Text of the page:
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The Old Schoolhouse Magazine
Fun with Composers

By Deborah Lyn Ziolkoski
www.funwithcomposers.com


Whether classical music intimidates you or inspires you, you will love Fun with Composers. Deborah has worked in education for over 15 years, both as a music specialist and as a designer of teacher activities for the Vancouver Symphony Orchestra's school concerts. Her love for music and children is obvious. I decided to try out this product with my children and the other neighborhood homeschool children.

The idea behind Fun with Composers is to introduce the children to a famous composer or a musical concept, engage their minds with a story corresponding to a famous musical piece, have the children act out the piece, and finally use percussion instuments to play along with the music.

I eagerly inspected the contents of the program: the Teacher's Guide (which includes teaching outline, instructional DVD, and CD), the optional "Just for Kid's Guide" (which includes stories, composer biographies, and CD), and a bag of percussion instruments. I listened to the songs, which are very well done and are recorded first with lyrics and then without. I watched the DVD and read the first few stories, which are also well done.

I taught each lesson for 30 minutes, and we covered one composer/song over two lessons. I only wish the musical map provided in each guide was a larger pull-out for mounting on the wall. (I copied them into bigger posters, which took a bit of time. With a smaller group it might be easiest to have everyone crowd around the book). The other drawback is the cost of the program. In a homeschool co-op, however, the cost would be manageable. The benefits that the children receive from this program (while having a great time) are invaluable.

The children loved it! We used the level intended for ages 3-6, and all the children in our group (ages 3-8) enjoyed it equally--especially the action parts. Some of the younger ones had difficulty sitting still for the composer biography, but it is not overly long and could easily be condensed. The children's book includes a coloring picture of the composer along with the story. By the end of the second lesson, all the children knew who Mozart was, a song he wrote, and what forte, piano, staccato, legato, and allegro mean. (Those are musical terms for loud, quiet, quick and short, slow, and fast--all explained in the Teacher's Guide). The children eagerly asked to listen to the songs again and again.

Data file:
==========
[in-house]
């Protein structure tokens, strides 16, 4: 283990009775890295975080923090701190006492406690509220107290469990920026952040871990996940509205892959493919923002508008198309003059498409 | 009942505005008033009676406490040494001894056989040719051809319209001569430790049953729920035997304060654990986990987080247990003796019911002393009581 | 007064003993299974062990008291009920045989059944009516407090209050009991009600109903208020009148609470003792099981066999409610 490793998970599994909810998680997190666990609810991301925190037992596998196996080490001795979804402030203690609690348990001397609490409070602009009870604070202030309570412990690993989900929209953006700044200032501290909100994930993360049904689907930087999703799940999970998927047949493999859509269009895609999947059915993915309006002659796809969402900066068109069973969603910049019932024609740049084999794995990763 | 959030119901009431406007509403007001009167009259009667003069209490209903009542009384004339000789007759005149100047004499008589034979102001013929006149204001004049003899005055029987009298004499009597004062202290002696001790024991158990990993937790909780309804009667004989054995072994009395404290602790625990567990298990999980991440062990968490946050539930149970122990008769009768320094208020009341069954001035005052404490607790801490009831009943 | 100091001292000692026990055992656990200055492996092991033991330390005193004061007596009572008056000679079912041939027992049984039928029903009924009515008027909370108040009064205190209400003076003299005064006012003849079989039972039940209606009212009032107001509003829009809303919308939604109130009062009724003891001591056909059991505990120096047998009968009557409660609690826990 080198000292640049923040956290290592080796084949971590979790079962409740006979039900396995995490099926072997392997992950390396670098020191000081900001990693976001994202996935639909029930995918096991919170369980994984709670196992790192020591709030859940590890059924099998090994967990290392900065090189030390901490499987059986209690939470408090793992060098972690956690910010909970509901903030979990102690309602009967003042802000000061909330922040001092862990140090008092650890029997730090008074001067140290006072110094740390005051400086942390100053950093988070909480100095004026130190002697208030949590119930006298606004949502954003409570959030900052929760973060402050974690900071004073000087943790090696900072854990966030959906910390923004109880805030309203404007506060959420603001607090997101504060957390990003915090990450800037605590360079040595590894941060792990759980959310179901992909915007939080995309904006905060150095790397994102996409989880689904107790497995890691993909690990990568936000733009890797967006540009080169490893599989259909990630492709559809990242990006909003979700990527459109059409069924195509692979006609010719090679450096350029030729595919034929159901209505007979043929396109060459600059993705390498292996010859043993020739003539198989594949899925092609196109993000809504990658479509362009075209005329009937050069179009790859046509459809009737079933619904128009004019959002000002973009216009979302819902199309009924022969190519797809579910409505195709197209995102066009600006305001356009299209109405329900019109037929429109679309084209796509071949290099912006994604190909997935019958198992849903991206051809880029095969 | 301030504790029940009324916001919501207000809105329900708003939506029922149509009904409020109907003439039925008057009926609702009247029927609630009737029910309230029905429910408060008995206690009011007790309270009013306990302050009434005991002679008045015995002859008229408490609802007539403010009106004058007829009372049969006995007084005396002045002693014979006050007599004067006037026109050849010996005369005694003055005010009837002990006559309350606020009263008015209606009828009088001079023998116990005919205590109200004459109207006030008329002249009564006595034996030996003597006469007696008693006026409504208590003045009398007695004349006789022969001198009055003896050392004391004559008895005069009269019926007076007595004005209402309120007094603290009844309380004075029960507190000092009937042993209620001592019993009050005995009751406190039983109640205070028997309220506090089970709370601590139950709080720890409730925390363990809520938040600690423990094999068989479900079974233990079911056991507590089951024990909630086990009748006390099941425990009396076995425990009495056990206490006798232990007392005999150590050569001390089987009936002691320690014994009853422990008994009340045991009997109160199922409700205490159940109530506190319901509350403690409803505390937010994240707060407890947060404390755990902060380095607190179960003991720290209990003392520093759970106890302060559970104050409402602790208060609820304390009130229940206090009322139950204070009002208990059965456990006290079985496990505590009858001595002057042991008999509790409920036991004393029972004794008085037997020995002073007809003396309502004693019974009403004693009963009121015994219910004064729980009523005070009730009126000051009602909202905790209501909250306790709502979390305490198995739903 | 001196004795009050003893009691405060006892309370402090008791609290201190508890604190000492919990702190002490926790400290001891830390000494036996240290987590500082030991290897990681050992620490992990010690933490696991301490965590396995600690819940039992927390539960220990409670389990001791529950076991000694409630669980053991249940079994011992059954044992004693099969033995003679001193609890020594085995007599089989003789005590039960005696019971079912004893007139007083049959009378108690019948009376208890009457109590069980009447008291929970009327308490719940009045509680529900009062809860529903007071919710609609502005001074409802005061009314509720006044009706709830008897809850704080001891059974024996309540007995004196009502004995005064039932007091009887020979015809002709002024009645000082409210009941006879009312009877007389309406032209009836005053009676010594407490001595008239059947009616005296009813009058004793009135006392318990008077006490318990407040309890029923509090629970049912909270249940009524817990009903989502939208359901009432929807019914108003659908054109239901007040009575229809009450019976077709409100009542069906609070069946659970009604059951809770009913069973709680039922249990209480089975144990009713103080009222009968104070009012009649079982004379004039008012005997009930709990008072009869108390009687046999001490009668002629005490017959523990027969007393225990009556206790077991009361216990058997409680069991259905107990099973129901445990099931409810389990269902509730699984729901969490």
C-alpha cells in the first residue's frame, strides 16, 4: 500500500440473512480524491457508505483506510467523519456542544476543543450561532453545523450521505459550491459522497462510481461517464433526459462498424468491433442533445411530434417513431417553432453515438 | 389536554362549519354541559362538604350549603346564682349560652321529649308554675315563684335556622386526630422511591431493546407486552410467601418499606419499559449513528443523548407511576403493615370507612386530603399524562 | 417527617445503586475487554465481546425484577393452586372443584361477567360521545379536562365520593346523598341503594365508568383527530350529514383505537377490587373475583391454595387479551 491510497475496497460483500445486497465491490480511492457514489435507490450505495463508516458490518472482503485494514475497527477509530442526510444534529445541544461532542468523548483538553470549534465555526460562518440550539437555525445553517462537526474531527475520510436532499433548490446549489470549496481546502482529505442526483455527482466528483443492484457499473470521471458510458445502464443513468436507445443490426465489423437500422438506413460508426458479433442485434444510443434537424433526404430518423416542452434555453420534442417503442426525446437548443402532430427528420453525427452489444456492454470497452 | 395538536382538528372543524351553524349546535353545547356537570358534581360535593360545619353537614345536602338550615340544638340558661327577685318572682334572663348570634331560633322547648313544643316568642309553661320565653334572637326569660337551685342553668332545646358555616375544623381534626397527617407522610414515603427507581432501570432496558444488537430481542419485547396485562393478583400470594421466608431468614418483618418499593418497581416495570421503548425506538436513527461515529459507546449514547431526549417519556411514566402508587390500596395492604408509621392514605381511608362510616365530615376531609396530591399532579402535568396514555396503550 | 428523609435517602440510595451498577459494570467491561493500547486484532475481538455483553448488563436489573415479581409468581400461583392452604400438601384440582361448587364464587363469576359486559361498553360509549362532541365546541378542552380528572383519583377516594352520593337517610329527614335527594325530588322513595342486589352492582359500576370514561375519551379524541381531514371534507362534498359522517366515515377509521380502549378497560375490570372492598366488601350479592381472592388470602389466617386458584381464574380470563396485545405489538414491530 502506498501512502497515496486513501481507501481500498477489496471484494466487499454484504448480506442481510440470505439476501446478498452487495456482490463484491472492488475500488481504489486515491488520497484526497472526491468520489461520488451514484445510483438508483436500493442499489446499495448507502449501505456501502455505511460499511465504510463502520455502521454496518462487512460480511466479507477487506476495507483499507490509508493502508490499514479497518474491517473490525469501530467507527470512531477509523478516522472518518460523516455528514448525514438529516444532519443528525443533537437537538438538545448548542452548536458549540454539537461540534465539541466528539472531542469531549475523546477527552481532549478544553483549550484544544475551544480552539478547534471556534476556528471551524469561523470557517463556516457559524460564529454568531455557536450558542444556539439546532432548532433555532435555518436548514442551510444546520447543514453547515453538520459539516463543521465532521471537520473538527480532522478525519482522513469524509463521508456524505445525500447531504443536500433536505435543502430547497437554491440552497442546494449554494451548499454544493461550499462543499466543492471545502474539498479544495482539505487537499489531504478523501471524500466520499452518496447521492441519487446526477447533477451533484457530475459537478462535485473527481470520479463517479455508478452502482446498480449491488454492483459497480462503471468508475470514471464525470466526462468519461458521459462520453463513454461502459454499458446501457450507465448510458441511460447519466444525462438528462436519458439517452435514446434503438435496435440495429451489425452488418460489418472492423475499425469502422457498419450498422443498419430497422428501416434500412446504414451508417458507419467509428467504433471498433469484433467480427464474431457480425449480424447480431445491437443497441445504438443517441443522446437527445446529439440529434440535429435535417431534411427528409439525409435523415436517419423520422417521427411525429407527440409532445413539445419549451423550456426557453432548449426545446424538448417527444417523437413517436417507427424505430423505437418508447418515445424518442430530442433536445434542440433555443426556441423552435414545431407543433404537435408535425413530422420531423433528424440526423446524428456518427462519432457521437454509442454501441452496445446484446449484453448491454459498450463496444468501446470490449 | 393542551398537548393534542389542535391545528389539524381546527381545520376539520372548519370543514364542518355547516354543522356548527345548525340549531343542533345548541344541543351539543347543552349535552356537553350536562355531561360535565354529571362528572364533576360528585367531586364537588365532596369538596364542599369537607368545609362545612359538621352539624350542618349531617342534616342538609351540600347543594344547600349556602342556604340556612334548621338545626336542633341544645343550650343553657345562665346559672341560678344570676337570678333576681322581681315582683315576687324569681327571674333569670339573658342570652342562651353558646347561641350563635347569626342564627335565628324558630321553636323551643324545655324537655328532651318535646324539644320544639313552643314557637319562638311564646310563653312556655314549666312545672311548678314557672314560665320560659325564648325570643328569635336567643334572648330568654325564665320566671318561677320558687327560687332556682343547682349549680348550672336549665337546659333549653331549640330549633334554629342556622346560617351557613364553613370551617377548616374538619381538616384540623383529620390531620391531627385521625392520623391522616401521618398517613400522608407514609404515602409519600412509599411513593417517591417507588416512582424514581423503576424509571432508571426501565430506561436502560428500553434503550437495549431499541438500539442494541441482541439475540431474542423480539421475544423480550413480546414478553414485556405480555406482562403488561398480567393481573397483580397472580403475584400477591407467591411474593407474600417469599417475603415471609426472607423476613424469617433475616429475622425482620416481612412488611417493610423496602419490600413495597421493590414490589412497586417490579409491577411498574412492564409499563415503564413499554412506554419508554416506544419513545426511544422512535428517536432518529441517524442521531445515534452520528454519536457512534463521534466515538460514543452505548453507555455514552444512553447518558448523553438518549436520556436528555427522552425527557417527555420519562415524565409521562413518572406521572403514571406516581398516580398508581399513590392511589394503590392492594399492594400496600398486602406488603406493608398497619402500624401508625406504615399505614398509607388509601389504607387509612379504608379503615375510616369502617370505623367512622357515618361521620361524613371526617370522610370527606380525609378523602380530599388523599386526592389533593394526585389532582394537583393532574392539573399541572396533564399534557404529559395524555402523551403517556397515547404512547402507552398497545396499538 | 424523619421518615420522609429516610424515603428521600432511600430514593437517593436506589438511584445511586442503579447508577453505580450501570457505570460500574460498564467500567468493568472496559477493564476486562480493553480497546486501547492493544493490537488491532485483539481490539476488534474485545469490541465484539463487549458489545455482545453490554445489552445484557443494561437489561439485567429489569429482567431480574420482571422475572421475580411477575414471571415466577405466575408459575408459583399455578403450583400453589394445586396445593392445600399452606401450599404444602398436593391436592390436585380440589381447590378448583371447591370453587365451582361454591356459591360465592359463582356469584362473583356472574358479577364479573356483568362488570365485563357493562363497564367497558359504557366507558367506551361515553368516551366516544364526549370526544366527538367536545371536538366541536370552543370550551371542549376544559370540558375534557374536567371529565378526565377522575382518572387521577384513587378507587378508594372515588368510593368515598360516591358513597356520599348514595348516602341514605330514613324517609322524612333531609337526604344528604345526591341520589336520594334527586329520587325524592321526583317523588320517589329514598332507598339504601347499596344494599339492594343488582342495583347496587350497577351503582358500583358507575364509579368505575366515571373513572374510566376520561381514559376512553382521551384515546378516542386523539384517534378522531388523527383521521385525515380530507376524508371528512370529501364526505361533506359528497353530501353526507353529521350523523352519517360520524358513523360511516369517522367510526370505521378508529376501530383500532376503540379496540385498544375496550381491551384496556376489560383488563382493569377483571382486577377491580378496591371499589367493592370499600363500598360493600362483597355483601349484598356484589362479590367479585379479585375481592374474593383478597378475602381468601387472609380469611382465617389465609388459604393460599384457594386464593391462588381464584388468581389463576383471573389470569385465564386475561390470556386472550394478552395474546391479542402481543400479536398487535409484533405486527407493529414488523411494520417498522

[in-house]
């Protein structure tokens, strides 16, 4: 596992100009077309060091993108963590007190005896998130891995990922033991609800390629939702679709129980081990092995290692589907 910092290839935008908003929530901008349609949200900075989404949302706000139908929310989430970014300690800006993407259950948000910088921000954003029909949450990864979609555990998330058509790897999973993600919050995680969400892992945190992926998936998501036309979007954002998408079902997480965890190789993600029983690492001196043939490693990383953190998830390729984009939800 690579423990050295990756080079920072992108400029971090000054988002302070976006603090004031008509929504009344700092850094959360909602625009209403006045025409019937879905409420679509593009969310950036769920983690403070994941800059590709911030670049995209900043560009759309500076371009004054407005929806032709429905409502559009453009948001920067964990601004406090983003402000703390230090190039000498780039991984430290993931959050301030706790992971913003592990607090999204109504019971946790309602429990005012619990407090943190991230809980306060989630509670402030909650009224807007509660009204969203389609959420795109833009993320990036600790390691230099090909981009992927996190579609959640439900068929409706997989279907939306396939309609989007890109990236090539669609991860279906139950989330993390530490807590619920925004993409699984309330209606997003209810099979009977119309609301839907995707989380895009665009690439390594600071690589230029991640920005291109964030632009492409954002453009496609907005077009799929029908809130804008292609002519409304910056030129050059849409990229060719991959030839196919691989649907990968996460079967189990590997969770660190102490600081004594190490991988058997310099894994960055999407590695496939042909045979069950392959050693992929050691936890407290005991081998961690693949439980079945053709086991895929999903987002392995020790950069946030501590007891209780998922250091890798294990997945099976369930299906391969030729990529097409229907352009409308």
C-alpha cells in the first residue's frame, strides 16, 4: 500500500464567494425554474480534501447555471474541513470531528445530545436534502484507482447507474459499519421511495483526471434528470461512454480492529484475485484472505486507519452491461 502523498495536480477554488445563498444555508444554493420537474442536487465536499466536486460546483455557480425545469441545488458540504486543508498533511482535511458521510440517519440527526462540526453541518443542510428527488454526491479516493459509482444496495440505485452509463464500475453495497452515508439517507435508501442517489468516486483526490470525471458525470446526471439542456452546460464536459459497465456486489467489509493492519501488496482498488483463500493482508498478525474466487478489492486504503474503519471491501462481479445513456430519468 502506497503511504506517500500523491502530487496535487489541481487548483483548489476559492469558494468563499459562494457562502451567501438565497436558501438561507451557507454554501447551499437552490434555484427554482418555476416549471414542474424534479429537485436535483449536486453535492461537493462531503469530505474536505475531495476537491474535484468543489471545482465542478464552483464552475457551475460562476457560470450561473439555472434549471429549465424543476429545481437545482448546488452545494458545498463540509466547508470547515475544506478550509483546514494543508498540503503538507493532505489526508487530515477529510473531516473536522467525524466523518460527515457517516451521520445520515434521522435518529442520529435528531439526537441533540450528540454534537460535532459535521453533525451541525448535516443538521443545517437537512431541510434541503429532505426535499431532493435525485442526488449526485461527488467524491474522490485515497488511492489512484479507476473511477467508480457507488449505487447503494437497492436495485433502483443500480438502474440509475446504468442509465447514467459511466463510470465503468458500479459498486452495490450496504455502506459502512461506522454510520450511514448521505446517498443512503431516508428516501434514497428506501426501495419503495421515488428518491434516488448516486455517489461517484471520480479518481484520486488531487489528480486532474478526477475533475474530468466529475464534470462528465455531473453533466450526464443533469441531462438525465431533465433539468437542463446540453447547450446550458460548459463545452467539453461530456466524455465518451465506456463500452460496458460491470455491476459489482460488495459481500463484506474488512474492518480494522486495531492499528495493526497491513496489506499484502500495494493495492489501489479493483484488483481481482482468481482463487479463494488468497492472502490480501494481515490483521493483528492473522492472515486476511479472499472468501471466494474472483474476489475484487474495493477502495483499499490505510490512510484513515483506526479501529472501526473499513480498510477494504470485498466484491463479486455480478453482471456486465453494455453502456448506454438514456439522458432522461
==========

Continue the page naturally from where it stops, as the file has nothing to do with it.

The percussion instruments aren't really necessary to the success of the program, but they are a lot of fun and the kids love to use them. You could easily improvise with wooden spoons and other home-made instruments. The program can easily be taught year after year, with the children catching something new each year. It is fun and engaging and very well composed.

The second level of FWC is geared for ages 8-12. It is very similar to the first level, but the lessons are a little longer. There are worksheets and composer bios in the back of the Teacher's Guide. As with the first level, there is an optional "Just for Kids Guide" that includes fun activities to enhance the experience.

I found myself wanting to listen to the pieces on my own, even when the kids weren't around, and I loved the stories. I highly recommend Fun with Composers. It is so much fun with a group of kids. So find another like-minded family, split the cost, and have a lot of good fun on the journey! I am sure you will love the results.



Reviewed by Heidi Shaw (with help from Jessica Boy), The Old Schoolhouse Magazine, LLC, May 2007


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